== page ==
Friday, December 7, 2012

PBP: The tragic sacrifice of the Year-Daímōn

I don't write enough about Hellenic tragedies (or comedies, for that matter). In fact, in nearly two hundred posts, I don't think I've gone in depth on any of the plays, besides a cursory retelling of Euripides' adaption of Mēdeia's myth. I think the reason for this is that tragedies are, firstly, an extension of the ancient rites performed in honor of Dionysos... and while I worship Dionysos as a member of the Hellenic pantheon, I am not drawn to His Mysteries and cults at all. Before I begin this post, I therefor need to give the basics of tragic, Hellenic, theater before I get get to the point of this Pagan Blog Post, namely the Year-Daímōn, or Eniautos-Daímōn.

How tragic theater came to be is unknown. It's an old practice, dating back to the earliest foundations of Hellas. What we do know is that the tradition became intrinsically linked to the the Greater Dionysia, which was celebrated in the month of Elaphebolion; around March. Tragedies were plays--usually sung in their entirety by the chorus, but later also partly spoken--which were often pitted against each other in a contest, with the price for the winner being a goat. The word 'tragus día (τραγῳδία) has its roots in the ancient Hellenic words for 'goat' (tragos, τράγος) and 'sing' (á(i)dô, ᾄδω), which, combined, would be 'song for the goat'.

The name may also stem from 'bleating like a goat' or 'bleating like a child', and indicate that the name was given to the practice to indicate that the actors threw their voice to perform the parts. There are many other explanations, and the inclusion of the goat may simply refer to a goat being sacrificed at the festivals that included the performance of tragedies, or refer to satyr-like behavior as identified with Dionysos and His following.

This satyr-like behavior was most often seen in satyr plays, which are a third form of Hellenic theater, next to comedies and tragedies. Satyr plays were based on Hellenic mythology, and were chock full of mock drunkenness, sexuality, phallic props, pranks, and general merriment. After three days of tragedies, the fourth day of the Greater Dionysia was celebrated with satyr plays.

Like satyr plays, tragedies always focussed on mythology. Favorites were the myths surrounding Demeter, Persephone, and Hades; the 'death' and 'rebirth' of Dionysos; heroes like Herakles, Ajax, and Philoktētēs; and women like Mēdeia, Helèktra, Iphigeneia, and Antigone.

Tragedies often revolved around a central theme: dark versus light, good versus evil, or other variations of the duality. They were always about making ethical decisions. They also had a central structure: Contest (agon), Tearing-asunder/death/defeat (pathos), Messenger (angelos), Lamentation (threnos), Discovery (anagnorisis), Recognition (theophany), and Resurrection (apotheosis). Not all parts had to be included, although the plays were rated higher if they were.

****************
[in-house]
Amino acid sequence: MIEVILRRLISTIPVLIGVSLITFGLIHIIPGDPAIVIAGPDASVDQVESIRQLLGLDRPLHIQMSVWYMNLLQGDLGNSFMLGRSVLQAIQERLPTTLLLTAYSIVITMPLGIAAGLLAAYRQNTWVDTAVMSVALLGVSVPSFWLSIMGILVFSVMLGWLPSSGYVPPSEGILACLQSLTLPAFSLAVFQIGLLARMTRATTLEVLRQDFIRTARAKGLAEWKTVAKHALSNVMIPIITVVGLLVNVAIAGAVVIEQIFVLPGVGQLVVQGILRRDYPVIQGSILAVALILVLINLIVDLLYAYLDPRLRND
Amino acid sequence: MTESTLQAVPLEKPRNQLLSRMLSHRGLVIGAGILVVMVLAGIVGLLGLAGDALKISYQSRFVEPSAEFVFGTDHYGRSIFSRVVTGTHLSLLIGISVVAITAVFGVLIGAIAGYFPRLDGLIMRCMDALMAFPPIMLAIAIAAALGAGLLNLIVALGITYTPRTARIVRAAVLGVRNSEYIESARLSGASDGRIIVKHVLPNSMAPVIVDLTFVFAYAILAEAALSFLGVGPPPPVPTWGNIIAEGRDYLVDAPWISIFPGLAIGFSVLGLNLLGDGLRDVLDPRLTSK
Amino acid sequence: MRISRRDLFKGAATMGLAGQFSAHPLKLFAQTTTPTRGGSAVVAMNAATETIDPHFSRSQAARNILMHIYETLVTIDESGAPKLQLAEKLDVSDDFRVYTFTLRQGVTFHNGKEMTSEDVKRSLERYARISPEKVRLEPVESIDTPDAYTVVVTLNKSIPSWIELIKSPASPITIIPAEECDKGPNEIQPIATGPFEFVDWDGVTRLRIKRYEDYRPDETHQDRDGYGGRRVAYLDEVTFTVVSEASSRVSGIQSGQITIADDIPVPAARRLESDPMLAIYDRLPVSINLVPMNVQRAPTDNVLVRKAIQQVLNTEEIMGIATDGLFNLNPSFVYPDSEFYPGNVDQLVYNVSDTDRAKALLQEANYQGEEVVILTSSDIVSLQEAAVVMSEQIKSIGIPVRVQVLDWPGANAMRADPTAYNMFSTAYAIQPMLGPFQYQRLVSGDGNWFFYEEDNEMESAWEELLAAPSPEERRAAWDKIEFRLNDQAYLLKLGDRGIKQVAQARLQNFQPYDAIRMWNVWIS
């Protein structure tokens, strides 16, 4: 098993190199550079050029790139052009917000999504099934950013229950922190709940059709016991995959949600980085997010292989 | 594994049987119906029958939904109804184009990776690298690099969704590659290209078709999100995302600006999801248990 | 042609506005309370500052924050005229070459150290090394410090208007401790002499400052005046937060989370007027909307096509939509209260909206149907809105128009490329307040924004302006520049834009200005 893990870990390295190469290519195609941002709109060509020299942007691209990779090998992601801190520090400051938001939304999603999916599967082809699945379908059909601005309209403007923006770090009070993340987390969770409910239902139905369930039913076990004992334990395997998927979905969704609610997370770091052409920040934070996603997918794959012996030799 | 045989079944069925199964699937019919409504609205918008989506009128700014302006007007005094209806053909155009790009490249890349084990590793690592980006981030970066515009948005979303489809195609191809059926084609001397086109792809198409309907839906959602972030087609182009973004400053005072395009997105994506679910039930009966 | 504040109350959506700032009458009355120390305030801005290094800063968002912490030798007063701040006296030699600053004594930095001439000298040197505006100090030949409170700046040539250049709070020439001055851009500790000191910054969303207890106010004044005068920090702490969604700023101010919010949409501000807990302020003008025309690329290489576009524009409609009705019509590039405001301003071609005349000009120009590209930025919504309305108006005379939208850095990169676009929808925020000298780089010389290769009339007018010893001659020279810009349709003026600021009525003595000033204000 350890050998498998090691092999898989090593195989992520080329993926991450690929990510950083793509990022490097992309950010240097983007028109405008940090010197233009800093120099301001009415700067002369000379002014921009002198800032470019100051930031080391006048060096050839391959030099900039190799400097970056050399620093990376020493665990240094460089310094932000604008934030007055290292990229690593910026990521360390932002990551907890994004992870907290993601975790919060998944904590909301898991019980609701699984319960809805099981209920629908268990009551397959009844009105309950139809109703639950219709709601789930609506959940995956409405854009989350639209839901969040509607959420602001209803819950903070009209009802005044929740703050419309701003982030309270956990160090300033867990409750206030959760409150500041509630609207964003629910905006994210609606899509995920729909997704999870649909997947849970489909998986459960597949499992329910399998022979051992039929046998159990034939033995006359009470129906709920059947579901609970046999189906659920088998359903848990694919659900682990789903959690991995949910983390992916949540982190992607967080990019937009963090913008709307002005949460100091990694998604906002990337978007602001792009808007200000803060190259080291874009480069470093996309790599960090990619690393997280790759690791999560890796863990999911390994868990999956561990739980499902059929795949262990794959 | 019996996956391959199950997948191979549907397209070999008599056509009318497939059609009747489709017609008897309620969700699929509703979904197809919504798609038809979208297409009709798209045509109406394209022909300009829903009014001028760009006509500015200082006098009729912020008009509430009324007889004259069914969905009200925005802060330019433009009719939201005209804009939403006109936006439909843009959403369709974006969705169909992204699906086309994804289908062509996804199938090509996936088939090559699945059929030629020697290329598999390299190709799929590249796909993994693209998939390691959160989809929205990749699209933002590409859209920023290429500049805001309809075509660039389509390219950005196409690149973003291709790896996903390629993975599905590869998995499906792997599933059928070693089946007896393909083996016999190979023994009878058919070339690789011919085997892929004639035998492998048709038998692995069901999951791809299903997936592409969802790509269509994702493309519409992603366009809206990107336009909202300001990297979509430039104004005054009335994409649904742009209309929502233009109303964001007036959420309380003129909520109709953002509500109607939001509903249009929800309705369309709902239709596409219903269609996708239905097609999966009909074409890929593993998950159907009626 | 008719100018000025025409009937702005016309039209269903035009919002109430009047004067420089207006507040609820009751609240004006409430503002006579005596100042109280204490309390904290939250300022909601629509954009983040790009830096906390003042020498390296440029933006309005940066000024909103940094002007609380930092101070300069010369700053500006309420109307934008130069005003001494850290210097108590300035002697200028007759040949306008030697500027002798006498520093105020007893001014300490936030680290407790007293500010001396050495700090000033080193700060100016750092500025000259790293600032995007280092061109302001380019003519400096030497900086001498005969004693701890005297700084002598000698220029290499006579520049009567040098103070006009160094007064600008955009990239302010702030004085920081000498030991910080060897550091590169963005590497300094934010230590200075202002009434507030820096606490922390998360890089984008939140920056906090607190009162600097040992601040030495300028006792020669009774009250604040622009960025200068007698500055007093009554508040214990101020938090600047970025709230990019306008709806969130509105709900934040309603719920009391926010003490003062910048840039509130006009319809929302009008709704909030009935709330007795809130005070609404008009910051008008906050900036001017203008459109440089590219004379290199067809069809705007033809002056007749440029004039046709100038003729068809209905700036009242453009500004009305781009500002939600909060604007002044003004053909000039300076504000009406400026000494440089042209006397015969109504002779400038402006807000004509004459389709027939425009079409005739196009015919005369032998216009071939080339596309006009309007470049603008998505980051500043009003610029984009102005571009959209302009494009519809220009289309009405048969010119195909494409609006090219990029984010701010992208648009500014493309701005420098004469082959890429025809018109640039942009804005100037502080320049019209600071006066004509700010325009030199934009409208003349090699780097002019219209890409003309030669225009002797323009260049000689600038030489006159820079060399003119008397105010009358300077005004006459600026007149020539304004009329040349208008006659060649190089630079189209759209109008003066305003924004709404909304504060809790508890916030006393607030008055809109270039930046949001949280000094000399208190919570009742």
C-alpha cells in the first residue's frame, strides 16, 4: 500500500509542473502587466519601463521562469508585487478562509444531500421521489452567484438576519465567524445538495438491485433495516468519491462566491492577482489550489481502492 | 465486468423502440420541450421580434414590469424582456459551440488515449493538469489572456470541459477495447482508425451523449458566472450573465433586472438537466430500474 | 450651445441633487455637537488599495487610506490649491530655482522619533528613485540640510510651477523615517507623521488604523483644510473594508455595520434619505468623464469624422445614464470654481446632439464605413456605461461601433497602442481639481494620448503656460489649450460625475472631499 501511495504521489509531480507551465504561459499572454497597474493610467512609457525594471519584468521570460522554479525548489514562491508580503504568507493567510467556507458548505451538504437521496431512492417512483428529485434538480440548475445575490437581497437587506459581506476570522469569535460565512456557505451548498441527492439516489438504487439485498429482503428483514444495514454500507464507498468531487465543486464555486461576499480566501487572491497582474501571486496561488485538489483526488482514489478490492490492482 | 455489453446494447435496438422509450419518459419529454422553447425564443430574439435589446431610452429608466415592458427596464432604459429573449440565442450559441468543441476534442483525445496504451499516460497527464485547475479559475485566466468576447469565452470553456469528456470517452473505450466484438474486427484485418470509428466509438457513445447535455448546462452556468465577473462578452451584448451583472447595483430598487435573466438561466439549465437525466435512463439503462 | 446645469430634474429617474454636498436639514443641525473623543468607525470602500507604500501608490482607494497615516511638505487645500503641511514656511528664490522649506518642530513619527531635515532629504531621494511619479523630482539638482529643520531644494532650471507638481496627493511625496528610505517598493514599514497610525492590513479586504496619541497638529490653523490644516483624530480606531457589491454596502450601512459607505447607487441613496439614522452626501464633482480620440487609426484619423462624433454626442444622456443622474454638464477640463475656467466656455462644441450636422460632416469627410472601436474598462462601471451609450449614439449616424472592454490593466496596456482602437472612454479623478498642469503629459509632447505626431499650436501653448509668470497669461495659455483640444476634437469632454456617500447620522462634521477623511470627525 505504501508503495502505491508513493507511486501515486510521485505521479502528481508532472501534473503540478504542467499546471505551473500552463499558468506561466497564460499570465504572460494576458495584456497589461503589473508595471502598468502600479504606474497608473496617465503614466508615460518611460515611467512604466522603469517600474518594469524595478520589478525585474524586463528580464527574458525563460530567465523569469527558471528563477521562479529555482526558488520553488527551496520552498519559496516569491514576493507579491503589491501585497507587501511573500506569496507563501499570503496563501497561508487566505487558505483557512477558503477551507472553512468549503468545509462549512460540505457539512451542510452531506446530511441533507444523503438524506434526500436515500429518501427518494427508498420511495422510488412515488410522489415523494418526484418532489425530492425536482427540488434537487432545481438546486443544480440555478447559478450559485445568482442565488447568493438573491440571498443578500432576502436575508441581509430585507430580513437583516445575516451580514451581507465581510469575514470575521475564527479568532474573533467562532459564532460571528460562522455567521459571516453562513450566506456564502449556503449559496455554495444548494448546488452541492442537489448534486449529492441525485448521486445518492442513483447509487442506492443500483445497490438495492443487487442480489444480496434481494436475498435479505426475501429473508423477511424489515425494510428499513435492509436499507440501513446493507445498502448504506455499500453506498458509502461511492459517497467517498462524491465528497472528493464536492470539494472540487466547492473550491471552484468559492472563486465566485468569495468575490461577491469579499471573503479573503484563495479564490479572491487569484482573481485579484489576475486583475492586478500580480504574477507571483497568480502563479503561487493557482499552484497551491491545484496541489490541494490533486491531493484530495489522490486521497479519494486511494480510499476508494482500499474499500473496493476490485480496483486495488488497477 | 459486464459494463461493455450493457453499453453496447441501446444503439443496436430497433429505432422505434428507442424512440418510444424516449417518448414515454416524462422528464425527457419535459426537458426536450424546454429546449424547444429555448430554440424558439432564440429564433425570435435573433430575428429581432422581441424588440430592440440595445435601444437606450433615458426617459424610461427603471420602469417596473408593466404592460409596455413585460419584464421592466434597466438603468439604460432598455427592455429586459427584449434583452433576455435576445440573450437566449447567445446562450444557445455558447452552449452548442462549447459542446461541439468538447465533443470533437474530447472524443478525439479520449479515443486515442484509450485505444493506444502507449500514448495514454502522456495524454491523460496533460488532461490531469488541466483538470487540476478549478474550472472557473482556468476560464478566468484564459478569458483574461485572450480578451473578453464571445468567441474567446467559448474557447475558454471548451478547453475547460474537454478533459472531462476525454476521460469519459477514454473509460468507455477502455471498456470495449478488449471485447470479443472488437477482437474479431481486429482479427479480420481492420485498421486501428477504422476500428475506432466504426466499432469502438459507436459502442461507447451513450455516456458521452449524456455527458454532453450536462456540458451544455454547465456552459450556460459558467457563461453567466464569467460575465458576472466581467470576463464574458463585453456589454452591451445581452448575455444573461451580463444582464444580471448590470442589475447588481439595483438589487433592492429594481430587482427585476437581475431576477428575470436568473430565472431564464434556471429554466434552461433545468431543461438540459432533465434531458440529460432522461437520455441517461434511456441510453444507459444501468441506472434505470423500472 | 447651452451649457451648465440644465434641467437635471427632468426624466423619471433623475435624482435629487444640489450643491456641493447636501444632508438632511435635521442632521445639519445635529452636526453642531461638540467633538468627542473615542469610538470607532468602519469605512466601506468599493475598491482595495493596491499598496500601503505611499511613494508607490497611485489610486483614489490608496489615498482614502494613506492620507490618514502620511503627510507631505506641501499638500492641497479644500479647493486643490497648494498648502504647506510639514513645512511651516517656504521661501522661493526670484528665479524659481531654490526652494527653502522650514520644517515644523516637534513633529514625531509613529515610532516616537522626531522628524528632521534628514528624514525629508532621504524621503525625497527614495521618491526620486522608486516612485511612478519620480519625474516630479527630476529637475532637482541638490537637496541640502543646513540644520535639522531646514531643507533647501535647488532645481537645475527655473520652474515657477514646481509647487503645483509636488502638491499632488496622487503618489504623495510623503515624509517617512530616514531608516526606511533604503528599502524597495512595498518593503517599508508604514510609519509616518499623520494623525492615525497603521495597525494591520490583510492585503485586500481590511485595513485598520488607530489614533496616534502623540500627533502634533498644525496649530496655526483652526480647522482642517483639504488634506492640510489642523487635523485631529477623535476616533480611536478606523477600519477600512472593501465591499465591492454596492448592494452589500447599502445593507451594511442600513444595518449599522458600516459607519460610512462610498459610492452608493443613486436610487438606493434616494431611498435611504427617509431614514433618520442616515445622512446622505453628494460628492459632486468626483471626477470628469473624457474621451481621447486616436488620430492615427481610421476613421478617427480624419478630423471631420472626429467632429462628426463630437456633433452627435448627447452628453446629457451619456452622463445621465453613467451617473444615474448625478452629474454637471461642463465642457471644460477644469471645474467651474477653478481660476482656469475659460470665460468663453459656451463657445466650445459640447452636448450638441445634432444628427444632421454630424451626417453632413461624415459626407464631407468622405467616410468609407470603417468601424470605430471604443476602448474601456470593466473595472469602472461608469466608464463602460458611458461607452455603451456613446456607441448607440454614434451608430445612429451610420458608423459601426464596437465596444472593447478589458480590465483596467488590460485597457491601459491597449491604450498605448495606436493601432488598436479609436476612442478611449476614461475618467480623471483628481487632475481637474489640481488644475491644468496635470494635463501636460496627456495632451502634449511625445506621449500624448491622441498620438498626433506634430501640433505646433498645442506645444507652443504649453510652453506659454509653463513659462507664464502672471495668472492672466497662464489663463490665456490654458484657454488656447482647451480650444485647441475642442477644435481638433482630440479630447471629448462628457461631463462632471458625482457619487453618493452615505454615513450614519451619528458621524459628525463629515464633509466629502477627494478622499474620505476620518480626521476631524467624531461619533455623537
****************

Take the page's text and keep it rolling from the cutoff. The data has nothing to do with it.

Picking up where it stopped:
An example: Euripides' Mēdeia starts after Iásōn tells her he will marry Kreousa, daughter of king Kreon of Korinth instead of her. There is a heated discussion, and Mēdeia flees to Athens, vowing to get her revenge (agon). She sends her children to Iásōn and Kreousa with an enchanted dress that kills both Kreousa and her father (pathos). A messenger runs to tell her of this event (angelos), and Iásōn grieves over the woman he has lost and his situation (threnos). Mēdeia returns to kill her two sons, and is discovered by Iásōn. Mēdeia explains her actions to the audience and Iásōn (theophany) and rises above the situation in Helios' chariot, which carries her off (a form of apotheosis). Mēdeia's play is straight-forward, without anagnorisis, something usually interpreted as a plot twist. In this case, Mēdeia knew the children were hers when she killed them. If she hadn't know, the play would have been completely different, and would probably have garnered Euripides more than third place.

With this introduction done, we can move on to the core of this post: the Year-Daímōn and its sacrifice. The Year-Daímōn is a title given to any Theos or hero, whose death and rebirth are tied to the turning of the seasons. These scapegoats 'die' with the old year and are 'reborn' with the new year, setting in motion a cycle of renewal for the plant life that forms the basis of the Hellenic food supply. Dionysos is the prime Eniautos-daímōn, but Theseus, Herakles, Apollon, Odysseus, and Orpheus qualify as well, as They are--in some way--linked closely to death and rebirth, either from visiting the Underworld and leaving it, or experiencing a 'second birth' of sorts.

To stay with Dionysos; for those unaware, there are about a bazillion stories on His birth, but two are of importance to this post. In one, he is born from Semele and Zeus, and while Semele is pregnant with Him, Hera plants seeds of doubt in her mind about the father of the child truly being Zeus. Semele asks Zeus to reveal Himself to her in his true form, and when he is left with no other option, He does so, killing her in the process. Zeus takes pity on His child, and takes Him into either His thigh or testicle, where He is eventually born from.

In the other version of the myth, stemming from Crete, Dionysos is the child of Zeus and Persephone (or Demeter). In this version, Dionysos is born, but ripped to pieces by Titans, under orders of a jealous Hera. Zeus smites the Titans, but is too late to save anything of Dionysos but His heart, which He gets implanted into His thigh like the first myth, or implants in Semele.